If exploring isn’t the only thing on your agenda, Ouray also has other activities including the Bachelor Syracuse Mine Tour, Box Canyon Falls Park, Ouray Hot Springs Pool (with watersides for the kids), golfing, hiking, fishing, and much more. Our plan for the first day was to drive over Imogene Pass to Telluride, then drive back to Ouray via Ophir Pass. The start of Imogene Pass is on the south edge of town on FR869. GPS coordinates are N-37deg 56.406 W-107deg 48.711.

Near the top of Imogene Pass
This area is also popular due to the amount of history, old mines, and ghost towns that are very abundant. Most of the roads open to the off-road crowd were put in by hard working mules and miners hoping to find the mother lode. A sizable amount of the original buildings are gone due to fires, heavy snow loads, and old age but the ones that remain can still give us a glimpse into the lives of the people that helped shape this area. On the Ouray side of the pass, you will drive past Camp Bird Mine, which in the past, had been destroyed by an avalanche and rebuilt.

The Tomboy mine is located 8000 ft above Telluride and is an interesting area to explore, but be careful as the buildings are unstable.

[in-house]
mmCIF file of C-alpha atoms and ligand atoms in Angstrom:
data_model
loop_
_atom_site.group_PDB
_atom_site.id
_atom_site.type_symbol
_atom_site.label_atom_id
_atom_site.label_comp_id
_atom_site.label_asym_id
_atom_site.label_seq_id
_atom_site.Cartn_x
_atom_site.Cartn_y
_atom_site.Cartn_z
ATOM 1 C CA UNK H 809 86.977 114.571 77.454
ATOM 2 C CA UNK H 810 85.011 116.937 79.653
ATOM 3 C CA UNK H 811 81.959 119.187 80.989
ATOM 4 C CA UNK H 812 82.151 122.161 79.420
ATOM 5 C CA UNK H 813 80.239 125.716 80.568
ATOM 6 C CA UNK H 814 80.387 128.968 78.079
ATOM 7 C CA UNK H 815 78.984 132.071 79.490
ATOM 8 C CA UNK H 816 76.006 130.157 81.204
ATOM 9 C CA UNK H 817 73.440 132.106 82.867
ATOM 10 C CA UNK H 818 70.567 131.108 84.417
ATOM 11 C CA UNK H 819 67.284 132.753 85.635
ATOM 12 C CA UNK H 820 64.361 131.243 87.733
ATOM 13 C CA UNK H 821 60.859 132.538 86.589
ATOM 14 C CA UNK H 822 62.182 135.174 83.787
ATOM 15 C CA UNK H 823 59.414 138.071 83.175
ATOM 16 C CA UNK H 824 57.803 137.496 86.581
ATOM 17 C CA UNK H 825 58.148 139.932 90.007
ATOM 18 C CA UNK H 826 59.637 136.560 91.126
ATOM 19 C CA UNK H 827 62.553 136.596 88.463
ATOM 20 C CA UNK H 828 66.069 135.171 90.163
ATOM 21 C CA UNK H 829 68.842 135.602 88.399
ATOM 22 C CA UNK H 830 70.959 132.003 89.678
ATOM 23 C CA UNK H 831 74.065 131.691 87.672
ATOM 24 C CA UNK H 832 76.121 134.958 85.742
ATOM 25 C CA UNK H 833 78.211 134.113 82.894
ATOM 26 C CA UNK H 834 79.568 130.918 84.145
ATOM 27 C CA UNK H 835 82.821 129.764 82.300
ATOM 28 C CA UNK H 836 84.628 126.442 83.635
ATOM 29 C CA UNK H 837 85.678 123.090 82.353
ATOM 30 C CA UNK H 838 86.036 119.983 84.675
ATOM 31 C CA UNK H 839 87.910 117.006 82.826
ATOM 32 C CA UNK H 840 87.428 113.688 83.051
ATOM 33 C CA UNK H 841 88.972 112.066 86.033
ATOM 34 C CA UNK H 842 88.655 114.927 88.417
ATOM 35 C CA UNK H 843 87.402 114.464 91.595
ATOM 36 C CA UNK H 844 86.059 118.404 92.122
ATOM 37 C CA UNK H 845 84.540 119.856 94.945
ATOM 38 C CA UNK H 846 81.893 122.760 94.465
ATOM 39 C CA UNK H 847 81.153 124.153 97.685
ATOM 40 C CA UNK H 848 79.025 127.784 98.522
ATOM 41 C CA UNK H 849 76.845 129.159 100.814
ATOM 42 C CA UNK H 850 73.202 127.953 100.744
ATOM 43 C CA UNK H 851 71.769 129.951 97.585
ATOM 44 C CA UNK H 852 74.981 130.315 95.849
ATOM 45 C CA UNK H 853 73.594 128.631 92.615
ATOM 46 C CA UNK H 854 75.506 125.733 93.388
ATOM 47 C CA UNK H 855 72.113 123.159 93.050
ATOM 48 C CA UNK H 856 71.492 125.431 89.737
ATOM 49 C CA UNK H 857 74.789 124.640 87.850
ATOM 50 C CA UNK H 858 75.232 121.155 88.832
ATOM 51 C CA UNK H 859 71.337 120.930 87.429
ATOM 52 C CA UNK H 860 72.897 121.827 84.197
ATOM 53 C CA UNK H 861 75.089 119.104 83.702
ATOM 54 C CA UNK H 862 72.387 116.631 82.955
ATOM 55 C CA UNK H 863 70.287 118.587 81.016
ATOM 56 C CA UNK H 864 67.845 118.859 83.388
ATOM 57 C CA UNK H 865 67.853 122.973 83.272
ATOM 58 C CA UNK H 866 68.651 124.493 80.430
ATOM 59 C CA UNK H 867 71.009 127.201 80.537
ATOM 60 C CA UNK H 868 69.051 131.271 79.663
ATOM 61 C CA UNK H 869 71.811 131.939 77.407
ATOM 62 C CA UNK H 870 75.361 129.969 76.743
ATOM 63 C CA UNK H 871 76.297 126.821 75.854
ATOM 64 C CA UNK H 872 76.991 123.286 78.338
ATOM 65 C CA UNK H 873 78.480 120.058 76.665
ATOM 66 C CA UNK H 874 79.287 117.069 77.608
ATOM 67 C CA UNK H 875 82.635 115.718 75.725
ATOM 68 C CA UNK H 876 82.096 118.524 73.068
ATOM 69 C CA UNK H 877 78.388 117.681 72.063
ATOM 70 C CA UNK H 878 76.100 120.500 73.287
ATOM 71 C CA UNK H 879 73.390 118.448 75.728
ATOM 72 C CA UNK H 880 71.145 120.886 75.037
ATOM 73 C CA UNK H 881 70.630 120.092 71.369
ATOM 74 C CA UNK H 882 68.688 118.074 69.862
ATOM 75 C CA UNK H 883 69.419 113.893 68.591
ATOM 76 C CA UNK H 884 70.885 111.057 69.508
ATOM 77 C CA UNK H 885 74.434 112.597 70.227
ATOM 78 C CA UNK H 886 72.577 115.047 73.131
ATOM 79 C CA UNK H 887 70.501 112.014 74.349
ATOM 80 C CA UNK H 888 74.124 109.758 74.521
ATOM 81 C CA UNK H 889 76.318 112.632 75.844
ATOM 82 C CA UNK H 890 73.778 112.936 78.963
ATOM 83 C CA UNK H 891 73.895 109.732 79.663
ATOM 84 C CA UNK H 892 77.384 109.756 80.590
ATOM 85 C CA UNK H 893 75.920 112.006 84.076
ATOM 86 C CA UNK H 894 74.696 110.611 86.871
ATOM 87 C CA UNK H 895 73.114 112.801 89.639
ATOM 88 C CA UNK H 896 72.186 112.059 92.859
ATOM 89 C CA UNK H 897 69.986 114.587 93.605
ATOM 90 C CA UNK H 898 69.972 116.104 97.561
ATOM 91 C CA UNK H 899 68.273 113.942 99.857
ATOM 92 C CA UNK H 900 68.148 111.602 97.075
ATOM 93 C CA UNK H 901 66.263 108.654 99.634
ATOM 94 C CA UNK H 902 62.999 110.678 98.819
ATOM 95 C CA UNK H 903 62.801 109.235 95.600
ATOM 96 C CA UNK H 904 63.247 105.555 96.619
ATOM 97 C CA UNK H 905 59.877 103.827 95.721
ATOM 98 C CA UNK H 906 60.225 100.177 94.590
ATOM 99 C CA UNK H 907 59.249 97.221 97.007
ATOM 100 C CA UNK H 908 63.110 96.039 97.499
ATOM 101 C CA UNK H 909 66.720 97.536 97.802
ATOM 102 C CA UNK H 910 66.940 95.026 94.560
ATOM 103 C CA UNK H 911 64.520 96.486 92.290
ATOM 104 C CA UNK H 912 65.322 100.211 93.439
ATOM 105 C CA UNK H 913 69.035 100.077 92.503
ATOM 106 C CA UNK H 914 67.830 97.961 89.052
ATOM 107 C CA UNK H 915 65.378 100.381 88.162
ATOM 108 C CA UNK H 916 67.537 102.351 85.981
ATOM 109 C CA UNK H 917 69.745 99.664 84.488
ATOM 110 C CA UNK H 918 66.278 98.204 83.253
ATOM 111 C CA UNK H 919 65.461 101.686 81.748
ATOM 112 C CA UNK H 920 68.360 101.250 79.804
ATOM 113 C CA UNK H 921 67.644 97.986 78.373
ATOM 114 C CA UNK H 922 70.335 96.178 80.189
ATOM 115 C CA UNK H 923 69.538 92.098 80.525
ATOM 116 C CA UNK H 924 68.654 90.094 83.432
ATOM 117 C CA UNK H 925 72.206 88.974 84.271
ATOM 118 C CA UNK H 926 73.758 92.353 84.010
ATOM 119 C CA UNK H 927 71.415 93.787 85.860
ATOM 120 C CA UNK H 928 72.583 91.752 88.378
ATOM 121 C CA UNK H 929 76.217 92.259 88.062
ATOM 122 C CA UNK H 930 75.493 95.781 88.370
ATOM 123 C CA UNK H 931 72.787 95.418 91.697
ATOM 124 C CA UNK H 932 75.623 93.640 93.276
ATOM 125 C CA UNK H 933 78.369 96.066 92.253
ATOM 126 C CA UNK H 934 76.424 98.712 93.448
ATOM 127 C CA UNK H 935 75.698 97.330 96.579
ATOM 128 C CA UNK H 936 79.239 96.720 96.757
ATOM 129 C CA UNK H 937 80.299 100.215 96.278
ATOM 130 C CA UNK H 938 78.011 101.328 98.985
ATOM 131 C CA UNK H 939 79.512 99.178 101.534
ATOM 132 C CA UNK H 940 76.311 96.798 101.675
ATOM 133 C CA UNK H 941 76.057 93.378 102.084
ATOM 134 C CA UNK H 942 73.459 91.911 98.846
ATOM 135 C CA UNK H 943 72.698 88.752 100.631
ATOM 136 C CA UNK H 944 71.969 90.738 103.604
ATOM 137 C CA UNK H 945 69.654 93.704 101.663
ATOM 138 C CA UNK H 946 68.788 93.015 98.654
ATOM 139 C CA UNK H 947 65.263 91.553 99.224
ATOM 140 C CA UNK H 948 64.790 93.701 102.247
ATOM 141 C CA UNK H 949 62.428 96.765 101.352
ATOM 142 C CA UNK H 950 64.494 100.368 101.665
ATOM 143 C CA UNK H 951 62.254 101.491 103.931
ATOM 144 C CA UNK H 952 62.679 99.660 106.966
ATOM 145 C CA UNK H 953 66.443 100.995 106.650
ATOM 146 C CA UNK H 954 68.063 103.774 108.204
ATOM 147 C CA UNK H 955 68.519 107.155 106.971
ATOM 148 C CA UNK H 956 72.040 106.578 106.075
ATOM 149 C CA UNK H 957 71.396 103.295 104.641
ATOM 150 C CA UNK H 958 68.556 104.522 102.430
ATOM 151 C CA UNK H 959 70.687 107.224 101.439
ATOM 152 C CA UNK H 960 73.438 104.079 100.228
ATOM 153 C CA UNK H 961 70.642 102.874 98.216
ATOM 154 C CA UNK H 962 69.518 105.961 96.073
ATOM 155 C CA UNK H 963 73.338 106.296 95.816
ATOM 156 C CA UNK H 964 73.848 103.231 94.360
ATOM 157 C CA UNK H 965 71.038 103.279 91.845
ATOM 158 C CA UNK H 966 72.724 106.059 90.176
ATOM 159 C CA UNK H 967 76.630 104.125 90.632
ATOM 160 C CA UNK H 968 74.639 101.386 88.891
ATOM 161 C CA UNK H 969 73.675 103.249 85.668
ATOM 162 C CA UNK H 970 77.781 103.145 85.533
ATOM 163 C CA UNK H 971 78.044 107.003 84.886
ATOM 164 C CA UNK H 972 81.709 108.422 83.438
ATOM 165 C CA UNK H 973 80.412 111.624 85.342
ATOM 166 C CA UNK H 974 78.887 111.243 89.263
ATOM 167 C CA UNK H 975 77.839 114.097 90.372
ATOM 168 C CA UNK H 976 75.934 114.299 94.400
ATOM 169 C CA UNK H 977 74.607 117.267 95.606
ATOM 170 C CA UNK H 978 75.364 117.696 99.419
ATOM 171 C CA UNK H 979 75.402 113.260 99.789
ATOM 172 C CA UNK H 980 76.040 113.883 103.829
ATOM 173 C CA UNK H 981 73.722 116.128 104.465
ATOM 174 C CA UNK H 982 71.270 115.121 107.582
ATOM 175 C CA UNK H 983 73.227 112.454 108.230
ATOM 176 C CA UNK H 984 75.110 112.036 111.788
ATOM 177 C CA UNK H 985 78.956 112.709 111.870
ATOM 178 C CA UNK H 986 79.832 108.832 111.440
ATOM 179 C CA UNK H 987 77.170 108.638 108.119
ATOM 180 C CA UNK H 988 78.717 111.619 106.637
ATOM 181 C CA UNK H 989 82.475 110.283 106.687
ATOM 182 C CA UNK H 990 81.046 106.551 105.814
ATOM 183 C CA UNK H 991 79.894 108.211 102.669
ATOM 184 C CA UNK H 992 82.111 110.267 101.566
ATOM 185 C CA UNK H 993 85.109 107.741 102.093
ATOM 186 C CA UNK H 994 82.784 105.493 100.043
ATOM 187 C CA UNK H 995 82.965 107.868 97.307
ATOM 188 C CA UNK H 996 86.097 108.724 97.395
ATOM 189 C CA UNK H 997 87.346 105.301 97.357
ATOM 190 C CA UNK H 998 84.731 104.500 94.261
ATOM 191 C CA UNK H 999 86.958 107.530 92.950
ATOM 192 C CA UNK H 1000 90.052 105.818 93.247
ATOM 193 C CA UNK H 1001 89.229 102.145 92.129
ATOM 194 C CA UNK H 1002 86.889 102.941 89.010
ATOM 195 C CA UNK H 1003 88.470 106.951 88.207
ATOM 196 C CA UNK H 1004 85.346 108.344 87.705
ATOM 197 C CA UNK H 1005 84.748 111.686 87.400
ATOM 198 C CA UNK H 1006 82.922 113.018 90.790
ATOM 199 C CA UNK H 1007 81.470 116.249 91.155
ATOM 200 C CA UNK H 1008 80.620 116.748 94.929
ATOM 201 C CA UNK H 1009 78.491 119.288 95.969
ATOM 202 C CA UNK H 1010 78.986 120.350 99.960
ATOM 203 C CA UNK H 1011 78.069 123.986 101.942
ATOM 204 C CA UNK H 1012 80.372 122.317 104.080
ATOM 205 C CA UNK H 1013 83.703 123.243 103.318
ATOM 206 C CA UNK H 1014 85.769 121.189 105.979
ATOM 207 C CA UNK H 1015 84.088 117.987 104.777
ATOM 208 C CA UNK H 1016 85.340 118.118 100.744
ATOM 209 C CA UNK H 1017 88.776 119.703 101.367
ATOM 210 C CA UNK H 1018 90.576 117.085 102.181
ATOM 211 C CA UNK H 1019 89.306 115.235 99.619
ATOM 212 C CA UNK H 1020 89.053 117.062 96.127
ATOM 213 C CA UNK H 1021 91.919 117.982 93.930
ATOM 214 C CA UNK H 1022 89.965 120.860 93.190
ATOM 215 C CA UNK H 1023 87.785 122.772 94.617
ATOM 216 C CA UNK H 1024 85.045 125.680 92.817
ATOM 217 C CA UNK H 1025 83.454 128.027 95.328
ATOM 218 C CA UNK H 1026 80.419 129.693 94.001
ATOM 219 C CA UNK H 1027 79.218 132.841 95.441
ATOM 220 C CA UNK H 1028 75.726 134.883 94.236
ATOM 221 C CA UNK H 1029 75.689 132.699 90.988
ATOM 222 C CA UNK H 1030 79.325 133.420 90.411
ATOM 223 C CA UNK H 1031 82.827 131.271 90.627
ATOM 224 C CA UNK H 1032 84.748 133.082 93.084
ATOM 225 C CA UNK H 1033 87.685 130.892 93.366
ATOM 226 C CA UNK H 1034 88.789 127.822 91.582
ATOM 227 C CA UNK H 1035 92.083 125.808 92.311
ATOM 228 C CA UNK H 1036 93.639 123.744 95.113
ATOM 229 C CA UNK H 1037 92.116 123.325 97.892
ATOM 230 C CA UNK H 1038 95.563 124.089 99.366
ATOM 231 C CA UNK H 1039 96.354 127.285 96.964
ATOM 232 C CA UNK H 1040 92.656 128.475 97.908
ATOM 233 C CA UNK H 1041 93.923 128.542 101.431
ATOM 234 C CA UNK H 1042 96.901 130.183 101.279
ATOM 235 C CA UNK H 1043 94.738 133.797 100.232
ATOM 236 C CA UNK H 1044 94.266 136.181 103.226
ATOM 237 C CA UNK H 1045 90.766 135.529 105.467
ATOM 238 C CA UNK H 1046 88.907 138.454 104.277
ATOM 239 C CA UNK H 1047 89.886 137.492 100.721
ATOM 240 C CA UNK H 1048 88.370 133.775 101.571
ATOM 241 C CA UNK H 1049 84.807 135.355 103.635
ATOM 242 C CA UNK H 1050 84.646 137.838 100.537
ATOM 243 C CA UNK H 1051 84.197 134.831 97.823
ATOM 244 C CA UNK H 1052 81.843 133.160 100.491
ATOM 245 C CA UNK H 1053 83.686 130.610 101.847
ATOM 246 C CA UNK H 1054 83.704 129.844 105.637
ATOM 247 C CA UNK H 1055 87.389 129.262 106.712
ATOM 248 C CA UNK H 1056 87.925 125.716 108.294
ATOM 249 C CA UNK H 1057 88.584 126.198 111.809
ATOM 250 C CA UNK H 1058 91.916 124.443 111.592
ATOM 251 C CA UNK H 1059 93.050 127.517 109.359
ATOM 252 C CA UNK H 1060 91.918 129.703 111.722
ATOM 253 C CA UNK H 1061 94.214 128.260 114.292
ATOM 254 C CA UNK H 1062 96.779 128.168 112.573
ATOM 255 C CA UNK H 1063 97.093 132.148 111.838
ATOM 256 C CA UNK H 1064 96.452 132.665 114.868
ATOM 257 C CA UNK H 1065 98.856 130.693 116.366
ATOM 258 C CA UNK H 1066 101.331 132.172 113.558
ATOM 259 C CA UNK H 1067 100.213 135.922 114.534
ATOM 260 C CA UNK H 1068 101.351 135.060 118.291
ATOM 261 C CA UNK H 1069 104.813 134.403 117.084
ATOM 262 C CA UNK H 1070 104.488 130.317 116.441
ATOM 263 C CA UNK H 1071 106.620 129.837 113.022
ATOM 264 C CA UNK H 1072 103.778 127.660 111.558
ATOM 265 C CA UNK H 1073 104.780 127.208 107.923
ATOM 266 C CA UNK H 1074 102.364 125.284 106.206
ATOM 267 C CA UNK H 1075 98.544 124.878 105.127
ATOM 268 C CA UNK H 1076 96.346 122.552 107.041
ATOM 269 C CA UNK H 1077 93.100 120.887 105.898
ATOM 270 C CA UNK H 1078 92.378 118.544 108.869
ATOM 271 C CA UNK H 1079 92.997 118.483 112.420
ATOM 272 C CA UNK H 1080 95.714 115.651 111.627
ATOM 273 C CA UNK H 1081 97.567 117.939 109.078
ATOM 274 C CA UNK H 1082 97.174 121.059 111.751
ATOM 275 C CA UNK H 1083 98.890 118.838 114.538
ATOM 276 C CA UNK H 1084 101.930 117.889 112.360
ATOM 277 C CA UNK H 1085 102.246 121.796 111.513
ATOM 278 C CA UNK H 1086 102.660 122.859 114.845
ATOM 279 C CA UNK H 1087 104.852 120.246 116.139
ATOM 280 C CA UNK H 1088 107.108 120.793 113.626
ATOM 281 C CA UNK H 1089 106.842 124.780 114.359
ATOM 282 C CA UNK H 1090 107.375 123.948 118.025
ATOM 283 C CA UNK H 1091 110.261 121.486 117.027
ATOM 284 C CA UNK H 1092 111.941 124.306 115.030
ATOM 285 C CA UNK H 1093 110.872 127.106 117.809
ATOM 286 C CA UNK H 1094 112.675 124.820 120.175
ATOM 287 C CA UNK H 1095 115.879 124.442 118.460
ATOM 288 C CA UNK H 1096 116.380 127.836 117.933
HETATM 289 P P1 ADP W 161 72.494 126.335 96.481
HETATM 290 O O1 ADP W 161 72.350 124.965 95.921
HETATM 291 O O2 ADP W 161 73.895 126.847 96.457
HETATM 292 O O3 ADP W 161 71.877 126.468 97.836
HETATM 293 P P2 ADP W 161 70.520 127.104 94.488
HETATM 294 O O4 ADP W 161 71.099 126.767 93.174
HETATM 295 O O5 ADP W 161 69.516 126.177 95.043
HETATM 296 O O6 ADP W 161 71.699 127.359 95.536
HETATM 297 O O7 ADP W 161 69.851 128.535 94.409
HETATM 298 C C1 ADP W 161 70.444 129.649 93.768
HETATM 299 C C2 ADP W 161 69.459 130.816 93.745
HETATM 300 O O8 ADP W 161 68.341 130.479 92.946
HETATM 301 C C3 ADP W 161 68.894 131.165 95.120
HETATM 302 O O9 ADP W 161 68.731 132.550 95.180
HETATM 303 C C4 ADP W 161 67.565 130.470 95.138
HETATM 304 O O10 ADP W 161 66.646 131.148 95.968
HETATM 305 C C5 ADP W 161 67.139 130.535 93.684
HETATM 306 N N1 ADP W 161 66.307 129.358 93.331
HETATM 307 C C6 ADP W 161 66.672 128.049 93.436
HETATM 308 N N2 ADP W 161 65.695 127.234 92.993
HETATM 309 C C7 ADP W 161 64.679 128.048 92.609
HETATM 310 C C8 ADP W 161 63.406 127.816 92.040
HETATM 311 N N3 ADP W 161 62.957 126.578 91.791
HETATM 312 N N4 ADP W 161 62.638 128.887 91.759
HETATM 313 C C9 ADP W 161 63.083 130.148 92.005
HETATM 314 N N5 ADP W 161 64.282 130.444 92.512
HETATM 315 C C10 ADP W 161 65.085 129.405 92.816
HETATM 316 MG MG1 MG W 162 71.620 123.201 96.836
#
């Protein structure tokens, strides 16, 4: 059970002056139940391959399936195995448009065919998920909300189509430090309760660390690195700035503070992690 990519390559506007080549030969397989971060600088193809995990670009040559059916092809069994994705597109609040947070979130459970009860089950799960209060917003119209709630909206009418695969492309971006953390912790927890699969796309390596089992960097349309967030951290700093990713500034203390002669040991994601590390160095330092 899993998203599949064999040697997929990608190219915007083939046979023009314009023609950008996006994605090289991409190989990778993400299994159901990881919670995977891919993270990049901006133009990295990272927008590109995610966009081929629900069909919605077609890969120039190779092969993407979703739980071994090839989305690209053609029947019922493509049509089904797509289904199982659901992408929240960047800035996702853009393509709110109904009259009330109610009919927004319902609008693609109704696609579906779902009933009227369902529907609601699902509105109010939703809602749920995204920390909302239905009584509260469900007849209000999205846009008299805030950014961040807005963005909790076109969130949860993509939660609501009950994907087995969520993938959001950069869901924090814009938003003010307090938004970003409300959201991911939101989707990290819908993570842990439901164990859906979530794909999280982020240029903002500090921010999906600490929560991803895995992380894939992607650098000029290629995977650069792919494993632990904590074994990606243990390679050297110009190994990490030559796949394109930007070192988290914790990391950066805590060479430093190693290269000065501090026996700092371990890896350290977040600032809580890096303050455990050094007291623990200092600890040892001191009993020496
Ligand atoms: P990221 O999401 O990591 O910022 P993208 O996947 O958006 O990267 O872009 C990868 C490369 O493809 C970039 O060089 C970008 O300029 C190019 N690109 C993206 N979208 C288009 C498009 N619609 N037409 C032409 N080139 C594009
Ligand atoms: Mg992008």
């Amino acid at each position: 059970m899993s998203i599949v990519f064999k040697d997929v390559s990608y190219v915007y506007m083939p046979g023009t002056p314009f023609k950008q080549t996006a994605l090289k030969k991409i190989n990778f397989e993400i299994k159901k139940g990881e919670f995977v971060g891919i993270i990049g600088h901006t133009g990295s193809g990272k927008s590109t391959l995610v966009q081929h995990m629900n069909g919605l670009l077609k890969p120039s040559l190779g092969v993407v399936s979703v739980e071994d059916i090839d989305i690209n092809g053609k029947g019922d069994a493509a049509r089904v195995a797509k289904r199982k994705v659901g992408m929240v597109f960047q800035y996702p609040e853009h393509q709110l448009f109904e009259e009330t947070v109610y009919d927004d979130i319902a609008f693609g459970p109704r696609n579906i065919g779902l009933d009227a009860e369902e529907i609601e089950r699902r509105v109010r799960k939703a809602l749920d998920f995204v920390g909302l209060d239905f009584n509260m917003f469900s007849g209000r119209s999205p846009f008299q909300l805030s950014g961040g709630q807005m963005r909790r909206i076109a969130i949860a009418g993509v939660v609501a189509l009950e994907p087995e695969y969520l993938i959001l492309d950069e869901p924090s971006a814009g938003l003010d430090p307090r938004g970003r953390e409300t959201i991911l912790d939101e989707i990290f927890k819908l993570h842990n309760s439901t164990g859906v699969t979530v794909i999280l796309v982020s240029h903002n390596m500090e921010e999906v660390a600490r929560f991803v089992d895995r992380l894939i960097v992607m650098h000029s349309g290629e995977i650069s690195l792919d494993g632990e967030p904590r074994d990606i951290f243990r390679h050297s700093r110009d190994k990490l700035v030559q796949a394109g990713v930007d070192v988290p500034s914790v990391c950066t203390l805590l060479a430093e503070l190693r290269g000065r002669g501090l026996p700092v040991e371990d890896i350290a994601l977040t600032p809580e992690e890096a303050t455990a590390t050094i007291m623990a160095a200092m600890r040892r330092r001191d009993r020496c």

YJ followed by a Yamaha Rhino on Imogene Pass
Today, it’s hard to imagine that a daily stage would carry passengers and mail to the Tomboy Mine as it’s a rough ride even in a modern Jeep. Riding in a wagon with very little suspension and wooden seats had to be rough!        

Above the clouds at the Tomboy Mine


Coming down Telluride side of Imogene Pass

Driving down the Telluride side of Imogene pass, the road is very narrow and steep but the views are incredible. Along this route, you get a great view of Black Bear Pass and Bridal Veil Falls. These 350 ft falls fed the Smuggler-Union hydroelectric plant to supply electricity to operate the local mines. Because of this plant, the town of Telluride had electricity before New York City! After leaving Telluride, we were on to Ophir Pass.

Taking a break


Black Bear Pass & Bridal Veil Falls
Ophir Pass on the west side
Ophir Pass is a scenic and relatively easy pass. It’s also the quickest way back to Ouray from Telluride. It brings you to Hwy 550, otherwise known as the Million Dollar Highway.        

Making the climb up Ophir
Million Dollar Highway
  Depending on which local you ask, the Million Dollar Highway was named as such because it’s rumored to have cost over a million dollars per mile to build. The other explanation is that the highway bed was built from tailings piles that still contained gold, and if extracted, would be worth a million dollars.
Coming down the east side of Ophir Pass
Whichever story you believe, the drive is still one of the most incredible sections of pavement in SW Colorado and if you forget to put the pins back in your front sway bar, can be an exciting one too!  
LEVE Note: I hope you enjoyed Steve's article as much as I have. If so, stay tuned for more installments and see a little more of Jeepin' Heaven.


Ouray, Colorado